We also read stories in news of how people didn’t turn away in those places: the young man who swept up terrified children in the Walmart store and got them out of the danger zone. The gym owner in Mississippi who opened his facility to take in children left alone after their school let out for the day, fed them, sheltered them. There are many more stories like this, I’m sure.

We’re geographically so far away from these needs – but the needs of our neighbors are all around us, aren’t they. Do we hear those soft voices calling out for help and how do we respond? And do we see the silent pleading eyes of our neighbors? Do we take a risk to ask, do you need help?

Last Wednesday, where were you when the heavens opened up and we experienced that heavy thunderstorm? I was coming out of Mountainside Hospital and realized I’d never make it to my car in the garage without being soaked to the skin! With a couple of other people, I stayed there at the Emergency Entrance under cover, waiting and hoping for a break in the storm. The weather radar on my phone showed it was moving quickly and I figured I’d just wait it out. The rain eased up and I thought, now I can make a run for it but just as quickly it came down again in a sheet. When it eased again, a woman who had been there too asked if I’d like to share her umbrella – mine, of course, was in my car! So we huddled under her umbrella, navigated the pools of water on the road, on the sidewalks, and managed to get to the parking garage, wet, but not soaked through – she was from Newark, wondering how she’d get home – we chatted about the flooding on the Garden State and she decided she’d try going down Bloomfield Avenue. Anyway, we got into the garage under that blessed cover and I asked her what floor her car was on. She told me hers was outside – pointing to the nearby lot. I thanked her from the bottom of my heart, we wished each other safe travels, and she went back outside to her car.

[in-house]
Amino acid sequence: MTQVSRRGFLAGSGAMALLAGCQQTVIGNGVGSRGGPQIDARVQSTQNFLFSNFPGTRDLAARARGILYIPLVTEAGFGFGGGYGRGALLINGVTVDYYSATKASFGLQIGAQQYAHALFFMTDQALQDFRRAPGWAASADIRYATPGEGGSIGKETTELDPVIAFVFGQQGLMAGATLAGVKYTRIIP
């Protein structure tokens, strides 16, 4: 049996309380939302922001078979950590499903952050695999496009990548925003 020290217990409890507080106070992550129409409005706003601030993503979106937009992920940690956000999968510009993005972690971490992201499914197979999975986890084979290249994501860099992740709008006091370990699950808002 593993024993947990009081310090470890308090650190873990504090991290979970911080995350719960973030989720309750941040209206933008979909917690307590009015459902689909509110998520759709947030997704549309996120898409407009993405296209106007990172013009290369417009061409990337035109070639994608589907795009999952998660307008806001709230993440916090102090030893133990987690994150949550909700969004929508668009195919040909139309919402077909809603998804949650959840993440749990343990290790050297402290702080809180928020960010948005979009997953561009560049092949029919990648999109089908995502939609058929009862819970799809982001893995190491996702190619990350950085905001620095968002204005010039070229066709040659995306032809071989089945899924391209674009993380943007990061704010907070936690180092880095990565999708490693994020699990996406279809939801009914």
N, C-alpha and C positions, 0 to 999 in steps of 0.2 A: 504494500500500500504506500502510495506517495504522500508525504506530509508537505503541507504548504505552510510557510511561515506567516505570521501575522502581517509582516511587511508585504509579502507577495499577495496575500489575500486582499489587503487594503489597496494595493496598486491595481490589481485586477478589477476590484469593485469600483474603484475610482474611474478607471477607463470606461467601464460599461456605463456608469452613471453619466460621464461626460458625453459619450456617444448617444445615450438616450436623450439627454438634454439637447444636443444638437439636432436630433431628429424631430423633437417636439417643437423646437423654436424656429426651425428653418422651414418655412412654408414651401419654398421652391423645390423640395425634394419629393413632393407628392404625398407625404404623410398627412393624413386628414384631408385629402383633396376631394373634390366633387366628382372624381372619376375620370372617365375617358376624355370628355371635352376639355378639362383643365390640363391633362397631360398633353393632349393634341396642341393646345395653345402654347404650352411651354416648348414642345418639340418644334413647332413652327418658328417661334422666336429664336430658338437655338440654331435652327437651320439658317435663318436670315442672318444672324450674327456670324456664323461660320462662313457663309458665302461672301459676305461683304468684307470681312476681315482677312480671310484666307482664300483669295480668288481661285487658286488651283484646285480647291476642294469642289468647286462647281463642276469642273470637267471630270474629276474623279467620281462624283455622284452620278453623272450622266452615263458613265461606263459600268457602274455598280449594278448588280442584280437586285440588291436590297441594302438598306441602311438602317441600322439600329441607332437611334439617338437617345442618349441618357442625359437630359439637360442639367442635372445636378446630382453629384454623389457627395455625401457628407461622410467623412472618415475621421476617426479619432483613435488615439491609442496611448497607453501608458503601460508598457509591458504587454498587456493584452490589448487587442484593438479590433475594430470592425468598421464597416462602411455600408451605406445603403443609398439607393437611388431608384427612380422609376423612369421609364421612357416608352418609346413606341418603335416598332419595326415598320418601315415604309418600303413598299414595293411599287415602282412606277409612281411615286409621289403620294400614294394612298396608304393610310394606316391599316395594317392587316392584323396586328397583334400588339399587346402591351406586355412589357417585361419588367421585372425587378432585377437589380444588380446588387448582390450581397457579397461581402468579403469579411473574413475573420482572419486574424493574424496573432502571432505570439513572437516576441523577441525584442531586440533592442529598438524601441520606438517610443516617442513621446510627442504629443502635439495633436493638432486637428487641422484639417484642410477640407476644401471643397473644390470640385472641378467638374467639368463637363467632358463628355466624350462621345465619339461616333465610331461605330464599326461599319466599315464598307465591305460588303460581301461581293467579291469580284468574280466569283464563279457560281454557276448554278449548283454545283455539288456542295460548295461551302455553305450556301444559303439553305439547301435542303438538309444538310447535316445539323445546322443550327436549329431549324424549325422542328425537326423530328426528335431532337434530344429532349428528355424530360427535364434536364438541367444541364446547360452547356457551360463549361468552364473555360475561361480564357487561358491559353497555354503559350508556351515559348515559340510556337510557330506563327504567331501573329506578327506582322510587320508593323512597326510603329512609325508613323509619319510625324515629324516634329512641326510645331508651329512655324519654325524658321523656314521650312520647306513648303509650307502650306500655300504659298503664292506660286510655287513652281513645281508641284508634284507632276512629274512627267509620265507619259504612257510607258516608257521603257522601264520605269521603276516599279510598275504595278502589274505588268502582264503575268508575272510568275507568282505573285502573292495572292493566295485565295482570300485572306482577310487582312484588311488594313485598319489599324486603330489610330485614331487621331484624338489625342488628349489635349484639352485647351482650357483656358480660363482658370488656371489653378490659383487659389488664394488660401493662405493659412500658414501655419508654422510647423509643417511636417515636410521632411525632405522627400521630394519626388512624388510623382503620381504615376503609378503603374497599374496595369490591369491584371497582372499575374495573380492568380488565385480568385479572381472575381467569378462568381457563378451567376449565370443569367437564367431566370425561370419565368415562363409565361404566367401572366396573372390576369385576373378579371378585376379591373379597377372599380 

When I got into my nice dry car, I found myself smiling, grateful – and reflecting on the parable – who is my neighbor. This is what Jesus is talking about! See a need and respond. This time I was the beneficiary of this kindness. And I found myself energized to pass this on to others! Go and do likewise!

A neighbor’s a neighbor, no matter how small!

There’s a deeper truth that unfolds in this parable and in our real life situations: the one I serve is my neighbor and, and so is one who serves me. We’re all in the ditch sometimes, aren’t we. And the one who comes to us may be the Iranian, an illegal alien to whom we denied a green card, an immigrant whose child we banned from public schooling, a homeless woman we refused to help, a person with whom we violently disagree politically, an openly gay person who has made us uncomfortable - or the one who comes to us may a friend we haven’t met yet. We discover a new neighbor in whose face we see the face of God. No wonder Jesus tells us, “Go and do likewise.”

All of this applies to us as a church community too – we are all neighbors, one to another – and we need help too. We’ll never know what our pew mates are dealing with this morning or any other morning we’re together in worship. Do we hear the tiny voices of them as Horton heard the Who? Helping with the Trinity Trust application is another way. And there are others: volunteer to participate in worship leadership, volunteer to prepare and serve at our coffee hours, sign up to participate in upcoming fundraising activities to replenish our reserves, and if you are able, make a special contribution to our church. There’s a need right here in our church - our ministry to our neighbors depends on how we respond and our neighbors include not just those in our congregation but also those who are touched by our ministry. I pray we come together to love and serve God and our neighbors near and far through our ministry.

May we be open to both serving and being served. And let’s remember the teachings of Horton and the Whos, along with the Good Samaritan:

“From down on the speck, came the voice of the Mayor of Whoville: we’ve really had trouble! Much more than our share! So, Horton, please, will you stick by us Whos while we’re making repairs?

Let us remember Horton’s response and make it our own: “Of course. Of course I will stick. I’ll stick by you small folks through thin and through thick!” Let’s stick together now and always! So may it be. Amen!